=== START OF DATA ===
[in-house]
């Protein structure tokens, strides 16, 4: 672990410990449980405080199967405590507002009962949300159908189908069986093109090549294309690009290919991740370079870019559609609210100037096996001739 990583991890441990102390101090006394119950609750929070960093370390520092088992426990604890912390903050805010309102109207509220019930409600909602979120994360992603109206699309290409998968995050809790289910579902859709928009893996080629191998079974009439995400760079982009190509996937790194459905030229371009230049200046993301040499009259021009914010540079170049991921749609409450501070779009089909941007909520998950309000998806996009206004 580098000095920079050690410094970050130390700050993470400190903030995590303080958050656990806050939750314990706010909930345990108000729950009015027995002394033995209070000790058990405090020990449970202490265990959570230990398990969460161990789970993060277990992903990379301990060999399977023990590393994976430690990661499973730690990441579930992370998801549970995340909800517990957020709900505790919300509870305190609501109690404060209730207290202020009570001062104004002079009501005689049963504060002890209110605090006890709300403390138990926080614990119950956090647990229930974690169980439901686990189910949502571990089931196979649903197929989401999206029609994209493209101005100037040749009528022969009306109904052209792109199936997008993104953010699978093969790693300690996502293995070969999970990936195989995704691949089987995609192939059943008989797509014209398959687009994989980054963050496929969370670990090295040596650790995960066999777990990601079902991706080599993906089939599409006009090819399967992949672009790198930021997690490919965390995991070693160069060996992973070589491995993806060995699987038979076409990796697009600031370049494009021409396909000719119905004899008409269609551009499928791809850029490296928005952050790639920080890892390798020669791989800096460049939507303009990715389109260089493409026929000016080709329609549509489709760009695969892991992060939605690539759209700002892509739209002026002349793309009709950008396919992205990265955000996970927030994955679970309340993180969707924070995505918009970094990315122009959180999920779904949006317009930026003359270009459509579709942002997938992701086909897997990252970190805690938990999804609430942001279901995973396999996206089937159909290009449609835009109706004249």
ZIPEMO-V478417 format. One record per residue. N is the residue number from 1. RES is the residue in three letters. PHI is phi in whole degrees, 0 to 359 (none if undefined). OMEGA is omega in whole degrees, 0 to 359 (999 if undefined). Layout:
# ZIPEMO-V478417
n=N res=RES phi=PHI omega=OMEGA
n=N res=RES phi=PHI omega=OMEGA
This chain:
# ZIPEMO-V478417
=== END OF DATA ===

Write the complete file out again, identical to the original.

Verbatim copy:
[in-house]
């Protein structure tokens, strides 16, 4: 672990410990449980405080199967405590507002009962949300159908189908069986093109090549294309690009290919991740370079870019559609609210100037096996001739 990583991890441990102390101090006394119950609750929070960093370390520092088992426990604890912390903050805010309102109207509220019930409600909602979120994360992603109206699309290409998968995050809790289910579902859709928009893996080629191998079974009439995400760079982009190509996937790194459905030229371009230049200046993301040499009259021009914010540079170049991921749609409450501070779009089909941007909520998950309000998806996009206004 580098000095920079050690410094970050130390700050993470400190903030995590303080958050656990806050939750314990706010909930345990108000729950009015027995002394033995209070000790058990405090020990449970202490265990959570230990398990969460161990789970993060277990992903990379301990060999399977023990590393994976430690990661499973730690990441579930992370998801549970995340909800517990957020709900505790919300509870305190609501109690404060209730207290202020009570001062104004002079009501005689049963504060002890209110605090006890709300403390138990926080614990119950956090647990229930974690169980439901686990189910949502571990089931196979649903197929989401999206029609994209493209101005100037040749009528022969009306109904052209792109199936997008993104953010699978093969790693300690996502293995070969999970990936195989995704691949089987995609192939059943008989797509014209398959687009994989980054963050496929969370670990090295040596650790995960066999777990990601079902991706080599993906089939599409006009090819399967992949672009790198930021997690490919965390995991070693160069060996992973070589491995993806060995699987038979076409990796697009600031370049494009021409396909000719119905004899008409269609551009499928791809850029490296928005952050790639920080890892390798020669791989800096460049939507303009990715389109260089493409026929000016080709329609549509489709760009695969892991992060939605690539759209700002892509739209002026002349793309009709950008396919992205990265955000996970927030994955679970309340993180969707924070995505918009970094990315122009959180999920779904949006317009930026003359270009459509579709942002997938992701086909897997990252970190805690938990999804609430942001279901995973396999996206089937159909290009449609835009109706004249």
ZIPEMO-V478417 format. One record per residue. N is the residue number from 1. RES is the residue in three letters. PHI is phi in whole degrees, 0 to 359 (none if undefined). OMEGA is omega in whole degrees, 0 to 359 (999 if undefined). Layout:
# ZIPEMO-V478417
n=N res=RES phi=PHI omega=OMEGA
n=N res=RES phi=PHI omega=OMEGA
This chain:
# ZIPEMO-V478417